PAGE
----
If you’re in town for DevConnections, drop me a line!

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Creating SharePoint’s SafeControl Entries in PowerShell

Manually adding a new assembly for anWebPart to SharePoint can be a hassle. I always hate tracking down the various parts of the SafeControl line to add to the web.config. If you’ve ever done this manually before, you know that the most time consuming part is finding the public key token My preferred way had been to use ‘sn.exe -T someAssembly.txt’, but in .NET 2.0 sn.exe was no longer included with the default install. Once again, PowerShell gave me a simple solution:

$assembly = [System.Reflection.Assembly]::LoadFile("c:\temp\TestWebPartLibrary.dll") 
$name = $assembly.GetName() 
"<SafeControl Assembly=""{0}"" Namespace=""{1}"" TypeName=""*"" />" -f $assembly.FullName,$assembly.GetName().Name

The first line loads a dll into PowerShell and stores the resulting System.Reflection.Assembly in a variable. The next line stores the results of Assembly.GetName() into a local variable we can use later. The final line similar to String.Format in .NET. $assembly.FullName outputs the entire value for Assembly we need, including that pesky public key token!  For the Namespace attribute, I’m just using the name of the assembly. This isn’t necessarily true in all cases, but I usually have the dll and namespace sharing the same name.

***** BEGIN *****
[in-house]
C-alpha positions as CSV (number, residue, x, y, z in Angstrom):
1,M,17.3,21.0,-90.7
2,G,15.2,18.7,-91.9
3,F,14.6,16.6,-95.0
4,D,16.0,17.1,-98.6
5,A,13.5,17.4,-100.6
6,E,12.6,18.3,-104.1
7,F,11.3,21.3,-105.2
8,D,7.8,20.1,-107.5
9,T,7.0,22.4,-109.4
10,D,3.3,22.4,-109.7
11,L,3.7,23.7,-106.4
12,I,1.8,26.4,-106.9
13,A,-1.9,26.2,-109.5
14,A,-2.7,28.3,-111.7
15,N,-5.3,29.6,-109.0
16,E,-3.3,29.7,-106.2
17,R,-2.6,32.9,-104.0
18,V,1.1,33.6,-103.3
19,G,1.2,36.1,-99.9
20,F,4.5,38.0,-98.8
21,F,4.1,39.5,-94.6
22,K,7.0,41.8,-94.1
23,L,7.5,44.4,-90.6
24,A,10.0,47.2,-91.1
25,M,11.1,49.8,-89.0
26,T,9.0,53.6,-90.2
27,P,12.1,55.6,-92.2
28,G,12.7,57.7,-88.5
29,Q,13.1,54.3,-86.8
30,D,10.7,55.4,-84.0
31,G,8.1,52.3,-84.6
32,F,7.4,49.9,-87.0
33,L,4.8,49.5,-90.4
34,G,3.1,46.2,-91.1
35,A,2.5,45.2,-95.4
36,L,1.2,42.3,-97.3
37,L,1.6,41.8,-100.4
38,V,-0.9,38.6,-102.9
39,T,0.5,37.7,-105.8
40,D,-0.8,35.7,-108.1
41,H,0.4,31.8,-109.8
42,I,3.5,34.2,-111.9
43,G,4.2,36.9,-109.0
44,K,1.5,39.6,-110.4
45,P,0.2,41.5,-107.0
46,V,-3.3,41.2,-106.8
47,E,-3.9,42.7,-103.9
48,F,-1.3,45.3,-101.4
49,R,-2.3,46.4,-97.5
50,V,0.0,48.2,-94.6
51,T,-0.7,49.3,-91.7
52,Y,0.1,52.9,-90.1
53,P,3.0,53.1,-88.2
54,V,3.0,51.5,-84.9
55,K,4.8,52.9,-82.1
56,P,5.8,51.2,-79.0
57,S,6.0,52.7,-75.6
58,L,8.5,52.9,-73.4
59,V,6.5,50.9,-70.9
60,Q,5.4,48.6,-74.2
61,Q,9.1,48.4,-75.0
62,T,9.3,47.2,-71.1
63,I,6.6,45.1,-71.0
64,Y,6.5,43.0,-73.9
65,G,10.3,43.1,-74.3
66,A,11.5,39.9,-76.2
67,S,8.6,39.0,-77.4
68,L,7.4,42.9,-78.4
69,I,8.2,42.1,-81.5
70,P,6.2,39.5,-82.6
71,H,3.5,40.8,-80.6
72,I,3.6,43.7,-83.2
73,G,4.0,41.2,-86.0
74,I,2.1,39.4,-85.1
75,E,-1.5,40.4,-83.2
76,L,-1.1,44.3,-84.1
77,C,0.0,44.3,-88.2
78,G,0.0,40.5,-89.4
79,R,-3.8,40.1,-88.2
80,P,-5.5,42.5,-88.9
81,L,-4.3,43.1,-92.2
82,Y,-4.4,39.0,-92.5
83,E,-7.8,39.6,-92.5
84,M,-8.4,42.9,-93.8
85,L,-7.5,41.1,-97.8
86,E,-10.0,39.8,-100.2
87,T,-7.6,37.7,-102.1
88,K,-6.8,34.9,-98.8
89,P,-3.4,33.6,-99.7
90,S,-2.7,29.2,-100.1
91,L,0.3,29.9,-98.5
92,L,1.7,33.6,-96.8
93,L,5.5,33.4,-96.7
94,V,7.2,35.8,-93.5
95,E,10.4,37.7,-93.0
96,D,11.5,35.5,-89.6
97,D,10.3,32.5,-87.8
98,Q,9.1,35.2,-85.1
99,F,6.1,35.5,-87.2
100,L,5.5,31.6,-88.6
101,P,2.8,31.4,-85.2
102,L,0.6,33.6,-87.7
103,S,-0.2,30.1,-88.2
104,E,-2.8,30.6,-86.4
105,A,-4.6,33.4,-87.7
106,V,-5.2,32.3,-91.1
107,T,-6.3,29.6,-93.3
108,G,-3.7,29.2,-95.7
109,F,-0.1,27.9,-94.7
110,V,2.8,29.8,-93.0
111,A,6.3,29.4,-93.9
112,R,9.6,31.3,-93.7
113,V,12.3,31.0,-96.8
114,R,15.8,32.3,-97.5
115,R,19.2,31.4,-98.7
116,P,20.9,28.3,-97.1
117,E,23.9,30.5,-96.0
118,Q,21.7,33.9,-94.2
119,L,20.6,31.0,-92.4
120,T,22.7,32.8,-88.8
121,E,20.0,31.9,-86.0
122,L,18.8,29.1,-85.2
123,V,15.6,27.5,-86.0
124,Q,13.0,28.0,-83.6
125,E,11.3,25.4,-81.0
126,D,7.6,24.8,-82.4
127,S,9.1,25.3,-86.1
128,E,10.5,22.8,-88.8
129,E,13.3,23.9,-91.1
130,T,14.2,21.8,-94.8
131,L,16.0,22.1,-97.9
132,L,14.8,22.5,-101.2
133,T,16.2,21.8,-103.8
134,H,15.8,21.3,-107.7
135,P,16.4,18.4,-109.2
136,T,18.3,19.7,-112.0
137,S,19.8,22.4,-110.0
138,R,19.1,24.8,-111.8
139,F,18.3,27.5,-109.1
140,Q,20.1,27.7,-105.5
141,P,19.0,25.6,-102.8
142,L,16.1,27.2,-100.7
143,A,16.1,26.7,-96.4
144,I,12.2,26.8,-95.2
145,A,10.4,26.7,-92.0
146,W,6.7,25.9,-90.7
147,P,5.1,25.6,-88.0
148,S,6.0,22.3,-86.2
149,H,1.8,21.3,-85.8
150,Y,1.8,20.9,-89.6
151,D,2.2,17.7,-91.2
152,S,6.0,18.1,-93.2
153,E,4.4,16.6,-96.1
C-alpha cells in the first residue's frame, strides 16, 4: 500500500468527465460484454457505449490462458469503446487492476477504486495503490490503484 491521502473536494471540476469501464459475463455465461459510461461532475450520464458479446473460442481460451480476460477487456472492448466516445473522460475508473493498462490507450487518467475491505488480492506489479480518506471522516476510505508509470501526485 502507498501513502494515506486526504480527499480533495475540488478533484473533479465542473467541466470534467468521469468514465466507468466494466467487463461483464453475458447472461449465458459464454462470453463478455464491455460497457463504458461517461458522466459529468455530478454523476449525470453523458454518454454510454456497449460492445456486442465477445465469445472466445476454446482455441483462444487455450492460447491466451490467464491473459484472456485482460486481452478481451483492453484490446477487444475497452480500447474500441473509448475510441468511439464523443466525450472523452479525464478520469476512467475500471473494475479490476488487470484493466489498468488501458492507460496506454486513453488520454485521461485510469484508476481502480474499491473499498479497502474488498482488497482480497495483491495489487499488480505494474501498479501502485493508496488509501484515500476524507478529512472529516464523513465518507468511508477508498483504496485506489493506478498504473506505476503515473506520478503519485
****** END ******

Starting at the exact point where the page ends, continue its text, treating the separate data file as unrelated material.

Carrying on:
When running these three lines I get the following familiar result:

<SafeControl Assembly="TestWebPartLibrary, Version=, Culture=neutral, PublicKeyToken=82a1533dcdde9e6a" Namespace="TestWebPartLibrary" TypeName="*" />

Since we’re now able to create the line for a single .dll, lets wrap it up in a function so we can get a bit more mileage out of it.

function get-safecontrolline($assemblyLocation) 
   $assembly = [System.Reflection.Assembly]::LoadFile($assemblyLocation)
   $name = $assembly.GetName()
   "<SafeControl Assembly=""{0}"" Namespace=""{1}"" TypeName=""*"" />" -f $assembly.FullName,$assembly.GetName().Name 

Now we can call it and pass in the file as an argument. Now its a snap to generate the SafeControl entries for an entire directory!

C:Temp > dir *.dll|%{get-safecontrolline($_) } 
<SafeControl Assembly="TestWebPartLibrary, Version=, Culture=neutral, PublicKeyToken=82a1533dcdde9e6a" Namespace="TestWebPartLibrary" TypeName="*" /> 
<SafeControl Assembly="AnotherLibrary, Version=, Culture=neutral, PublicKeyToken=82a1533dcdde9e6a" Namespace="AnotherLibrary" TypeName="*" />